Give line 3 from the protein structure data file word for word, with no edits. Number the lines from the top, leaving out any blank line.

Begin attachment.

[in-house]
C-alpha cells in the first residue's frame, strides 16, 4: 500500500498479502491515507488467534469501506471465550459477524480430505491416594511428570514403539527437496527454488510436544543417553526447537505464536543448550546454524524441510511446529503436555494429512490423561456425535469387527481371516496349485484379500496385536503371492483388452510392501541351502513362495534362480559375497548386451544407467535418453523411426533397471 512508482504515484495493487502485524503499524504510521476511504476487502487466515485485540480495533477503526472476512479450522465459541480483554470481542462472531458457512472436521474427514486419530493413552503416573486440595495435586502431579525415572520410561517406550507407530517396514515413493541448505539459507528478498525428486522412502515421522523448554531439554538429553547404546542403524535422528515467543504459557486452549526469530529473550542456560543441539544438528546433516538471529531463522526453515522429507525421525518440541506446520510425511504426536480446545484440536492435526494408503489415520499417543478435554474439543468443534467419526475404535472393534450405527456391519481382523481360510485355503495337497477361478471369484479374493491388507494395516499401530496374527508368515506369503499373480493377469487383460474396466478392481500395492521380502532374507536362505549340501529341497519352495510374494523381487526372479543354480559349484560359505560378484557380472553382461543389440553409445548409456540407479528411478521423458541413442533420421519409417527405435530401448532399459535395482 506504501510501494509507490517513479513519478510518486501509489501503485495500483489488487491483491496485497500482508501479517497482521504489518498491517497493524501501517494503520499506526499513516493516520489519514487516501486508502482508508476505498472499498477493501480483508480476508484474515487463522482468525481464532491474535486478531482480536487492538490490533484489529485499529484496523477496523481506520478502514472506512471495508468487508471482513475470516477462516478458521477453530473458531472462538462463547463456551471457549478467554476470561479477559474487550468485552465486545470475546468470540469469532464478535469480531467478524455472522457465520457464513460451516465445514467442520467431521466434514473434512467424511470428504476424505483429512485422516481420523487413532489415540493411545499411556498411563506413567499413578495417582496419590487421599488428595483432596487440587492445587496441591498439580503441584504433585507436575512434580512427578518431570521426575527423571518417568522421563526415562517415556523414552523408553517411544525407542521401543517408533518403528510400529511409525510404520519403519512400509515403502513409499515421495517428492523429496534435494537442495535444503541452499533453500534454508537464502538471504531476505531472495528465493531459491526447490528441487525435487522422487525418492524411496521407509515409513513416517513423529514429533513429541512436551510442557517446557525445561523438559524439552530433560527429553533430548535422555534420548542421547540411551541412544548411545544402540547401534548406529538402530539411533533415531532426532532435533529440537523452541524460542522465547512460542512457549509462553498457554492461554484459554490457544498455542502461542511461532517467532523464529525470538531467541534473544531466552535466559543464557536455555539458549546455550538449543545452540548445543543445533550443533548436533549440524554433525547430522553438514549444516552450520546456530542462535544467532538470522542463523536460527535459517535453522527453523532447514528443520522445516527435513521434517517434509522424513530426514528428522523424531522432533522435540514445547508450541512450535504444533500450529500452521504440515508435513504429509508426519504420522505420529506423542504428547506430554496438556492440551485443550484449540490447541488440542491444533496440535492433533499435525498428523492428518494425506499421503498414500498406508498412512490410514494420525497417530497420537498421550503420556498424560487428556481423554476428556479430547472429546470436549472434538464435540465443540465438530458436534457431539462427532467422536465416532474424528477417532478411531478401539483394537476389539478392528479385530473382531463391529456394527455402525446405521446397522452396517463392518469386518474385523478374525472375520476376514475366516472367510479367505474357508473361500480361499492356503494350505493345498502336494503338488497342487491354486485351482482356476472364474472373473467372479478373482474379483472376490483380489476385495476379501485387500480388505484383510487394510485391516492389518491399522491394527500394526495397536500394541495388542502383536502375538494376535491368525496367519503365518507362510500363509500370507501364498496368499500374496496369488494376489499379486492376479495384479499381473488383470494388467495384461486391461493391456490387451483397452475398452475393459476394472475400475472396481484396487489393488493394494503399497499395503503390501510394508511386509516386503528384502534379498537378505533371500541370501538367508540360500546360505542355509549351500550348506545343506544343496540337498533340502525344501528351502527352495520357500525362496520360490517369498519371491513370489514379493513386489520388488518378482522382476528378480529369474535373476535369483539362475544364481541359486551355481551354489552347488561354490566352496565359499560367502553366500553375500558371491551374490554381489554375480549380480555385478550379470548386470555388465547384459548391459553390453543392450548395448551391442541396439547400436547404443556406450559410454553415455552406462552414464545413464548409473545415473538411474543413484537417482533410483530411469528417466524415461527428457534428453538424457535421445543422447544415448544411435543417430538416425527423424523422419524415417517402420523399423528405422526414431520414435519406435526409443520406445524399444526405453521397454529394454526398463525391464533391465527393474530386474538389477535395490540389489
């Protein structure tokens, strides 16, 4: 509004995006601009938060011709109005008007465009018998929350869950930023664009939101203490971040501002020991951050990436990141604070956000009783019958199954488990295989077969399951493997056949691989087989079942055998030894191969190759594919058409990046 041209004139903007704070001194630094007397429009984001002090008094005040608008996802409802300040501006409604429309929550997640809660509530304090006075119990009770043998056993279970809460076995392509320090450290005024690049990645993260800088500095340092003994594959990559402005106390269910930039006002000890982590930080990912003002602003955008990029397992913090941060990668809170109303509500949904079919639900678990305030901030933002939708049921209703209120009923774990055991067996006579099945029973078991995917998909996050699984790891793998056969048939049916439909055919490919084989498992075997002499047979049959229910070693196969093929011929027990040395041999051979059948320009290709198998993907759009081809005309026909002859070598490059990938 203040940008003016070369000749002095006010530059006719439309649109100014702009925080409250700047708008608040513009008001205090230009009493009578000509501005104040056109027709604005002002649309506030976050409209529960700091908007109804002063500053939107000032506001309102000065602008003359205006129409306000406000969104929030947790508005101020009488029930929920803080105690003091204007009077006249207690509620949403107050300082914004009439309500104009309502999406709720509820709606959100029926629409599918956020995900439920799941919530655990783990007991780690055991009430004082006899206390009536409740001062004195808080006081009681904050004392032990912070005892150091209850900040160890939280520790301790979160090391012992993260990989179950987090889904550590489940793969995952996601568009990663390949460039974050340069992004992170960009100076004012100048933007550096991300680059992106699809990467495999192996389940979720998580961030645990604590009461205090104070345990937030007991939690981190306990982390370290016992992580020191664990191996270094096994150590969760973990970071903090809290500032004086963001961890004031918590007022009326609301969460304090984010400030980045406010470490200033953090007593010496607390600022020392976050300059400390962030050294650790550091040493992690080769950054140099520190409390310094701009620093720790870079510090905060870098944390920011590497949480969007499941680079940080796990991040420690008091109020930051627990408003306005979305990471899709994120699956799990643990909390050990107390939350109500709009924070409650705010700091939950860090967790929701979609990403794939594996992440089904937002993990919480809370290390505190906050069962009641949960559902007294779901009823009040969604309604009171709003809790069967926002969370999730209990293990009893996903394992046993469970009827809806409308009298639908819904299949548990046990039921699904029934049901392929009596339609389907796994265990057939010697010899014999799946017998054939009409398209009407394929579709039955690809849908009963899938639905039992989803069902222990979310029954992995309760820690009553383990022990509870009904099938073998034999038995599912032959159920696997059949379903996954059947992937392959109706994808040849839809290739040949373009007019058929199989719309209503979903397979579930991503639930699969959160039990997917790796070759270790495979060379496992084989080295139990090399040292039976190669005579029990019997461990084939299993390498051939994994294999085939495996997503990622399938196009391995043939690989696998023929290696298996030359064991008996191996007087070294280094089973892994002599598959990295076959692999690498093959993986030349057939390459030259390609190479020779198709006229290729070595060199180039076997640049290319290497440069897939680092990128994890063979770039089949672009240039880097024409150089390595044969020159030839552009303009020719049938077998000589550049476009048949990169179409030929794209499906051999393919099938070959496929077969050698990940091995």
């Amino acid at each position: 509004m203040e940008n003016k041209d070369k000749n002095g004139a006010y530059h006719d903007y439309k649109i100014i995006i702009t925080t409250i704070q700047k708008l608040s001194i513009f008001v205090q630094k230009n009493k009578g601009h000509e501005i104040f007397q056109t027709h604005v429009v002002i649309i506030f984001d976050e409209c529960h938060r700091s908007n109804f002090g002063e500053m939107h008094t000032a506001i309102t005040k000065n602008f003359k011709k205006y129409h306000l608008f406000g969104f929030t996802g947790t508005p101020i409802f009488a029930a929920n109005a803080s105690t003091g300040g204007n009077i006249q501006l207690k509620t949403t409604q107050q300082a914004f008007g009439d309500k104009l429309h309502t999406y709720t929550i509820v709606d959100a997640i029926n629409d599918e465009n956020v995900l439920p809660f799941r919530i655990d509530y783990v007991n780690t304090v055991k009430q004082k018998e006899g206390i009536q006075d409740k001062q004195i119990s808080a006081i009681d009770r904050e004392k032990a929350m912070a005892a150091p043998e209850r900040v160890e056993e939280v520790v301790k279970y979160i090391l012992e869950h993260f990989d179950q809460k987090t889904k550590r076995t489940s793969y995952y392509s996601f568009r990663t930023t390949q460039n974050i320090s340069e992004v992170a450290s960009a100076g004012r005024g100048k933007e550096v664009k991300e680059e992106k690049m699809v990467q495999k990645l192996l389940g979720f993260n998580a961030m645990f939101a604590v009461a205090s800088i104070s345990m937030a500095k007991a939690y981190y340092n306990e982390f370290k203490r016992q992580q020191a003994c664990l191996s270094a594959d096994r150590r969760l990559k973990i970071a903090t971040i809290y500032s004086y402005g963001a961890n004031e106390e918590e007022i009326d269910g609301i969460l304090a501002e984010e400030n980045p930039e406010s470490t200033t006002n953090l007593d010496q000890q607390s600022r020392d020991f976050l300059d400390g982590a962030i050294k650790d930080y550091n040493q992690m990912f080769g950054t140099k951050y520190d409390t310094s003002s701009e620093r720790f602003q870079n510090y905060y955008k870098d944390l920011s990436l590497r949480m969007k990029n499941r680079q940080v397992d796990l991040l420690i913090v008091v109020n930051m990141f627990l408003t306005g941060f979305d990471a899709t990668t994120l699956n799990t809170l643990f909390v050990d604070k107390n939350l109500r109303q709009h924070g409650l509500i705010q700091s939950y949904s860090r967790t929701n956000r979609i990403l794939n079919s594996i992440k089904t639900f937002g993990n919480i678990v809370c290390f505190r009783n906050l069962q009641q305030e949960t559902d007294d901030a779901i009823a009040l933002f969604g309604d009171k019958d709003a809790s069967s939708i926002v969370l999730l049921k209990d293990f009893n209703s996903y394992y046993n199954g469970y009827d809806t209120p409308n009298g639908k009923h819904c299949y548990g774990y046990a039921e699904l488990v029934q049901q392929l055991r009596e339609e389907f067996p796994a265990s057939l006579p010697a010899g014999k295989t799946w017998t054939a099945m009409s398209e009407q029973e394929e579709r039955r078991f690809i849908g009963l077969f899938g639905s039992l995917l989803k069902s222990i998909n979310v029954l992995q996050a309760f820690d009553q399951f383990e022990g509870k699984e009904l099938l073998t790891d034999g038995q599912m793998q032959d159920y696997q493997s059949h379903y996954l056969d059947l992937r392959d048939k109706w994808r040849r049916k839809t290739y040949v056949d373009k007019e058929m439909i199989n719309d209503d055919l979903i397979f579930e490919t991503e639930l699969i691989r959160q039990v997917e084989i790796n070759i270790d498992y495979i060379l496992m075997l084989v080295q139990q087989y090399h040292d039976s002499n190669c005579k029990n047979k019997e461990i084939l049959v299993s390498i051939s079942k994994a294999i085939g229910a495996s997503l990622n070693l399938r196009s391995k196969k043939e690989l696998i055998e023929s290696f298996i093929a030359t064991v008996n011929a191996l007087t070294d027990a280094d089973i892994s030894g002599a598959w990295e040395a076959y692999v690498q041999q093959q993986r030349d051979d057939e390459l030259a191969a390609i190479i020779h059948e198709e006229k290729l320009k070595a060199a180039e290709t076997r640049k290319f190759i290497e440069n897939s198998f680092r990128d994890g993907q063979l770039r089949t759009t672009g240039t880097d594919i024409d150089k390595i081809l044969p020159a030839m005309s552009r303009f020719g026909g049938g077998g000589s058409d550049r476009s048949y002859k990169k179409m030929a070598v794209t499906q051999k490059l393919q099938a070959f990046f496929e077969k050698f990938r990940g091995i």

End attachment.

């Protein structure tokens, strides 16, 4: 509004995006601009938060011709109005008007465009018998929350869950930023664009939101203490971040501002020991951050990436990141604070956000009783019958199954488990295989077969399951493997056949691989087989079942055998030894191969190759594919058409990046 041209004139903007704070001194630094007397429009984001002090008094005040608008996802409802300040501006409604429309929550997640809660509530304090006075119990009770043998056993279970809460076995392509320090450290005024690049990645993260800088500095340092003994594959990559402005106390269910930039006002000890982590930080990912003002602003955008990029397992913090941060990668809170109303509500949904079919639900678990305030901030933002939708049921209703209120009923774990055991067996006579099945029973078991995917998909996050699984790891793998056969048939049916439909055919490919084989498992075997002499047979049959229910070693196969093929011929027990040395041999051979059948320009290709198998993907759009081809005309026909002859070598490059990938 203040940008003016070369000749002095006010530059006719439309649109100014702009925080409250700047708008608040513009008001205090230009009493009578000509501005104040056109027709604005002002649309506030976050409209529960700091908007109804002063500053939107000032506001309102000065602008003359205006129409306000406000969104929030947790508005101020009488029930929920803080105690003091204007009077006249207690509620949403107050300082914004009439309500104009309502999406709720509820709606959100029926629409599918956020995900439920799941919530655990783990007991780690055991009430004082006899206390009536409740001062004195808080006081009681904050004392032990912070005892150091209850900040160890939280520790301790979160090391012992993260990989179950987090889904550590489940793969995952996601568009990663390949460039974050340069992004992170960009100076004012100048933007550096991300680059992106699809990467495999192996389940979720998580961030645990604590009461205090104070345990937030007991939690981190306990982390370290016992992580020191664990191996270094096994150590969760973990970071903090809290500032004086963001961890004031918590007022009326609301969460304090984010400030980045406010470490200033953090007593010496607390600022020392976050300059400390962030050294650790550091040493992690080769950054140099520190409390310094701009620093720790870079510090905060870098944390920011590497949480969007499941680079940080796990991040420690008091109020930051627990408003306005979305990471899709994120699956799990643990909390050990107390939350109500709009924070409650705010700091939950860090967790929701979609990403794939594996992440089904937002993990919480809370290390505190906050069962009641949960559902007294779901009823009040969604309604009171709003809790069967926002969370999730209990293990009893996903394992046993469970009827809806409308009298639908819904299949548990046990039921699904029934049901392929009596339609389907796994265990057939010697010899014999799946017998054939009409398209009407394929579709039955690809849908009963899938639905039992989803069902222990979310029954992995309760820690009553383990022990509870009904099938073998034999038995599912032959159920696997059949379903996954059947992937392959109706994808040849839809290739040949373009007019058929199989719309209503979903397979579930991503639930699969959160039990997917790796070759270790495979060379496992084989080295139990090399040292039976190669005579029990019997461990084939299993390498051939994994294999085939495996997503990622399938196009391995043939690989696998023929290696298996030359064991008996191996007087070294280094089973892994002599598959990295076959692999690498093959993986030349057939390459030259390609190479020779198709006229290729070595060199180039076997640049290319290497440069897939680092990128994890063979770039089949672009240039880097024409150089390595044969020159030839552009303009020719049938077998000589550049476009048949990169179409030929794209499906051999393919099938070959496929077969050698990940091995």